But this day in the garden was different.  As I crouched down to take a picture, she enthusiastically approached me with a double fistful of tomatoes.  When I accidentally pulled up plants thinking they were weeds, she covered for me by hiding them deep into other piles of discarded pluckings.  She twisted random leaves off different plants and handed them to me to try, saying things like “Good for soup” or “Good for salad.” She seemed to know everything about this domain of greenery as new leaves kept appearing in my mouth with commentary like “In Syria, this very good.”

Amina is sharp and witty in all interactions even here as she picked up a small jagged-edged leaf that crunched too loudly when she bent it.  “David [garden organizer] wait too long, this no good now” she lambasted, noting that this beautiful tea herb was now a few days past its prime.  It was the first time we felt like real friends.

In the revolving door of a refugee camp where resident and volunteer goodbyes come more often than sunrises, many are hesitant to develop bonds they know might get packed down with soil before they have the chance to really bud.  Today after gardening, Amina spoon fed me a potent heap of Za’atar so I could taste the in-demand spice I thought I had purchased for several people, hopefully saving me from messing up again.  We full-belly laughed at both my obvious mistake and lip puckered face fighting to hold back a shot of the fine powder thyme-based blend.  I nodded my head to her, and her to me, silently acknowledging that through our cultural and gender hesitancies, we had in fact blossomed.

After getting back home from camp well past midnight, I woke up early the next morning I did what I had avoided doing since I got here.  I went to a cafe with wifi, watched the BBC piece she was featured in and tried to be as strong as she was in holding back the tears.  The video would be enough to make my eyes well-up if I was sitting on a couch one thousand miles removed from the situation, but now it had a whole different level of intensity.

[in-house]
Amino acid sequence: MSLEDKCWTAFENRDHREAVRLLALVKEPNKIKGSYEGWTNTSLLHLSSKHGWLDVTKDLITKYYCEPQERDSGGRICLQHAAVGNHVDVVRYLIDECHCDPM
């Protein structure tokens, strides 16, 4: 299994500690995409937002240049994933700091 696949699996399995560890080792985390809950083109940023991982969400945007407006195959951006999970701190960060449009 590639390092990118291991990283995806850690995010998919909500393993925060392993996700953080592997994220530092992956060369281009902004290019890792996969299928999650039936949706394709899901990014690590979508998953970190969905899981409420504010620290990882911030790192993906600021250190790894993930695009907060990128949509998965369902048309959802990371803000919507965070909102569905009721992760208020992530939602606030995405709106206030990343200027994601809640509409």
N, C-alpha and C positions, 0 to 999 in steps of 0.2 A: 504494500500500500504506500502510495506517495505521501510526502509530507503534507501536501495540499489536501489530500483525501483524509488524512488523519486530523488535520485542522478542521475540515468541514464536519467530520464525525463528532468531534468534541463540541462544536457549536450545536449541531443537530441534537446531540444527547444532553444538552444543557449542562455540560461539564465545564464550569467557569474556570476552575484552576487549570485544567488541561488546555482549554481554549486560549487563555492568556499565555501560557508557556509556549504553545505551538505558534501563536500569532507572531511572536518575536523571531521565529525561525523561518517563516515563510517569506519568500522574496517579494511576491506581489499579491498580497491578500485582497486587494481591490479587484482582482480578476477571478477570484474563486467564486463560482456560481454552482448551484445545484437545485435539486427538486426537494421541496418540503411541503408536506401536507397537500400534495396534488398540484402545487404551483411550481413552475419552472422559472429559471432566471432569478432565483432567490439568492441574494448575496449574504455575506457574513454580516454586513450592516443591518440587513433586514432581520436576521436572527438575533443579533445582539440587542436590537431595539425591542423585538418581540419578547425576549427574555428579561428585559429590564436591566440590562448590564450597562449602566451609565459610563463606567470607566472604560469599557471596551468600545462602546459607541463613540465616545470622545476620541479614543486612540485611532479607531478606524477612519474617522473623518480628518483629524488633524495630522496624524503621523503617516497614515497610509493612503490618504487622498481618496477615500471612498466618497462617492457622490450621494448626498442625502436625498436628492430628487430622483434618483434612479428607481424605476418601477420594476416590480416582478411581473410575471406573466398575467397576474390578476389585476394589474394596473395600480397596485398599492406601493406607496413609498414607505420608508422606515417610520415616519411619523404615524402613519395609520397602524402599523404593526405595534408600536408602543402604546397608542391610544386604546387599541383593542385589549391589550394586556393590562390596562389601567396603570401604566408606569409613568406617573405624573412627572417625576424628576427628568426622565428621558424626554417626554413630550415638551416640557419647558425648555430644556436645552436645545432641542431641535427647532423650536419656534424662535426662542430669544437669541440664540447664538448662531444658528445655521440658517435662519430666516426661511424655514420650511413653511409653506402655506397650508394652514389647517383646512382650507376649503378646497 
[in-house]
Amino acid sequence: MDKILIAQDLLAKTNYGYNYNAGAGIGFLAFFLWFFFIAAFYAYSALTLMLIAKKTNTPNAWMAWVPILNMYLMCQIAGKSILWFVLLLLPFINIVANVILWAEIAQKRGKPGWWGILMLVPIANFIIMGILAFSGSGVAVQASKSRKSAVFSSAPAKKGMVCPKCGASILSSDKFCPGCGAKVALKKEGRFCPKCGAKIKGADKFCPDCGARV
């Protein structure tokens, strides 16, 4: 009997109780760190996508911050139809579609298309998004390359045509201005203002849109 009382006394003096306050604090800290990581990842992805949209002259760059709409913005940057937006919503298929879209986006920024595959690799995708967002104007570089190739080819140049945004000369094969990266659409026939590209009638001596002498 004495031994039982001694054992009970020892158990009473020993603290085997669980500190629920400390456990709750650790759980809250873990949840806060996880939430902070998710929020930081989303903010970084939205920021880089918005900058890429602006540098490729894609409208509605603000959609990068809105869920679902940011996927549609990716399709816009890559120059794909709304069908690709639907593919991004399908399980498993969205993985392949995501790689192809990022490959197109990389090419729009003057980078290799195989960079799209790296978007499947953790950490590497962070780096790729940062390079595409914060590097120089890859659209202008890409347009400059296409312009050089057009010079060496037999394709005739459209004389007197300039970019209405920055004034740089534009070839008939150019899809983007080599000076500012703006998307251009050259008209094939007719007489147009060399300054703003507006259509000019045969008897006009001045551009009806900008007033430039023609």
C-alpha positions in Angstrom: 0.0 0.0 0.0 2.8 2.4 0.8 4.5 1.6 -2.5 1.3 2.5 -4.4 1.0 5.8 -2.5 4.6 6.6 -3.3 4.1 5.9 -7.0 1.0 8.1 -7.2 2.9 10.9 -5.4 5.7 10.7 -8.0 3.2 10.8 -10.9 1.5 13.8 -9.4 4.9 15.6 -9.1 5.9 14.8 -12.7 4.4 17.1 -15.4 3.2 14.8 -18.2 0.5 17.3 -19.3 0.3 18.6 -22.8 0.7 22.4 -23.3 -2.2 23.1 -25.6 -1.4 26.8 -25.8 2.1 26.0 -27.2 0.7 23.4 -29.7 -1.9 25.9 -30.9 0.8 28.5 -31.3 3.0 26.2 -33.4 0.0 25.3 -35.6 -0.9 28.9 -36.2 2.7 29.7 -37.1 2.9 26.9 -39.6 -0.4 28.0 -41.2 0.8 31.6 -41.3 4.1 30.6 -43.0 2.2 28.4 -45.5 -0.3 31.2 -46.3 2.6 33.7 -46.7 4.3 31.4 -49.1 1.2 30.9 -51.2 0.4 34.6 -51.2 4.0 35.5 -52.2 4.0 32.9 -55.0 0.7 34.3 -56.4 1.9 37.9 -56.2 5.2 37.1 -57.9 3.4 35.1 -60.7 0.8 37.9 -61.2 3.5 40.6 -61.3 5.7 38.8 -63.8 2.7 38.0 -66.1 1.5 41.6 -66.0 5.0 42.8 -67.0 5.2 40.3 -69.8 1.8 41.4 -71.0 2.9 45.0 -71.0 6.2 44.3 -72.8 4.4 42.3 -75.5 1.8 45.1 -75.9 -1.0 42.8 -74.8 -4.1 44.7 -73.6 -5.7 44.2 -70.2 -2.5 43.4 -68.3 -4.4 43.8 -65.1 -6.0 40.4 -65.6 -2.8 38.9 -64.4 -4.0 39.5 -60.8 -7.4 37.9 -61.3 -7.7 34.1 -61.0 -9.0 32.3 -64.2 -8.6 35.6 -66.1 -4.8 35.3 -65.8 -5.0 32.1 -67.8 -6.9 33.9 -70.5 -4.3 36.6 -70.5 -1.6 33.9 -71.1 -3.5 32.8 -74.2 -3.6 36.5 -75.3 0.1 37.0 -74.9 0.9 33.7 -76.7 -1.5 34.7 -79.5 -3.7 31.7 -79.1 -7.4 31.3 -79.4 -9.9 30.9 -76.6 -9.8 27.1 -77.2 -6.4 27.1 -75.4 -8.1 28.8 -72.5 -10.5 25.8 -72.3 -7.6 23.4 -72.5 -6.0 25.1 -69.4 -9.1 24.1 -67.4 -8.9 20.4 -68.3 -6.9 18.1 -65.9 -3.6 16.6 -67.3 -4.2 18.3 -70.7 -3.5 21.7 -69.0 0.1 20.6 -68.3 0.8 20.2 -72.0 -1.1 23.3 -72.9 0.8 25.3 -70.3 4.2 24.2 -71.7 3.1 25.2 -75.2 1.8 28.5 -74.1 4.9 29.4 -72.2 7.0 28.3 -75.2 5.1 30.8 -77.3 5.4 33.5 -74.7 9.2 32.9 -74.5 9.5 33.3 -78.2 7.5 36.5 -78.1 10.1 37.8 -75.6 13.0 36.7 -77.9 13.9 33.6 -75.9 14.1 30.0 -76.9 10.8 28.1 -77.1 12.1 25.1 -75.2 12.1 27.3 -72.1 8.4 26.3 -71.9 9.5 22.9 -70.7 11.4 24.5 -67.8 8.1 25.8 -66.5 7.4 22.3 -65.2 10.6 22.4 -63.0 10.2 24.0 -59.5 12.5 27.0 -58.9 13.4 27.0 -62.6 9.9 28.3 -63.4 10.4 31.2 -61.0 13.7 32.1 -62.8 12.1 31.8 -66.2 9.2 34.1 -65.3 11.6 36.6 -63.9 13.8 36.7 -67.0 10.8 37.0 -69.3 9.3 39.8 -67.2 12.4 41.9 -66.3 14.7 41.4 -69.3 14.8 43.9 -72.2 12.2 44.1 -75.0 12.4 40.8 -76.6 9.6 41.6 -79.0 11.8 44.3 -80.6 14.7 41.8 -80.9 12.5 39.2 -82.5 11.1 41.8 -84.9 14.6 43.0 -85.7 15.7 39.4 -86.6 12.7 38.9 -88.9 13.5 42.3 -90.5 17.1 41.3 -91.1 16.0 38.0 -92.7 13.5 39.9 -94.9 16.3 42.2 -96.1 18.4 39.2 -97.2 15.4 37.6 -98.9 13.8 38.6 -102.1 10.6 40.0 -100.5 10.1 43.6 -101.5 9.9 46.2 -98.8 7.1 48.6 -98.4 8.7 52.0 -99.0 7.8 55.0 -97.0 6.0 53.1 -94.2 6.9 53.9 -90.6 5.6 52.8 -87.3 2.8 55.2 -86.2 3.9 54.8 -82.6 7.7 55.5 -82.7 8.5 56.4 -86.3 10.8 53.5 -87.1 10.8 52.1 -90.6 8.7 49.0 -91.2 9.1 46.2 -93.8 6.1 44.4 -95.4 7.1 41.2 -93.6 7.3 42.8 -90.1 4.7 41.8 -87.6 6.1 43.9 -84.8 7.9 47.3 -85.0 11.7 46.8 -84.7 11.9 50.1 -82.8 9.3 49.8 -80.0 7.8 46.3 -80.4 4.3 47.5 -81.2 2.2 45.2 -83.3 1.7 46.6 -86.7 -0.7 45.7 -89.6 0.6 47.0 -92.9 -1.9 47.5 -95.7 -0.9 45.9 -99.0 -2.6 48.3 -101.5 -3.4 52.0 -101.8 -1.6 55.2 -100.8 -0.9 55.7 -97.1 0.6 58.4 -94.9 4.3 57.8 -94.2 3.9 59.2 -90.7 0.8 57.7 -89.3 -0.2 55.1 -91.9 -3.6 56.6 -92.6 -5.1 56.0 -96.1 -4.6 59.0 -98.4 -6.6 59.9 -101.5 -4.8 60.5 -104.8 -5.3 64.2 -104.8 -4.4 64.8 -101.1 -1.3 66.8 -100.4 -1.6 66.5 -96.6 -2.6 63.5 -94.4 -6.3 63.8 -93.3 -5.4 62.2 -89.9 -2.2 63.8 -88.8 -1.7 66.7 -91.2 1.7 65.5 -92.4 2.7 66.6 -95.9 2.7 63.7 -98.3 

After months of waiting in Kara Tepe, Amina has finally gotten her papers to travel to Athens and will make the journey in the last week of August.  I worry that she might be lost without a task to devote herself to and a team of volunteers to take care of.  I’m scared that she might miss the outpouring of love and respect from the triple digits of people that flock to drink her tea every single day, even in extreme heat and darkness.  The opportunity to move along on this next stage of her journey is a blessing a long time coming, but also comes with a loss.  I know how strong she is and I steadfastly believe she will rise above any hardship life throws her way.  After watching her story as told by the BBC, my mind can’t help but play on repeat the words of a famous Maya Angelou poem:

‘You may shoot me with your words,
You may cut me with your eyes,
You may kill me with your hatefulness,
But still, like air, I’ll rise’

‘Out of the huts of history’s shame
I rise
Up from a past that’s rooted in pain
I rise’

‘Leaving behind nights of terror and fear
I rise
Into a daybreak that’s wondrously clear
I rise’

‘I rise
I rise
I rise’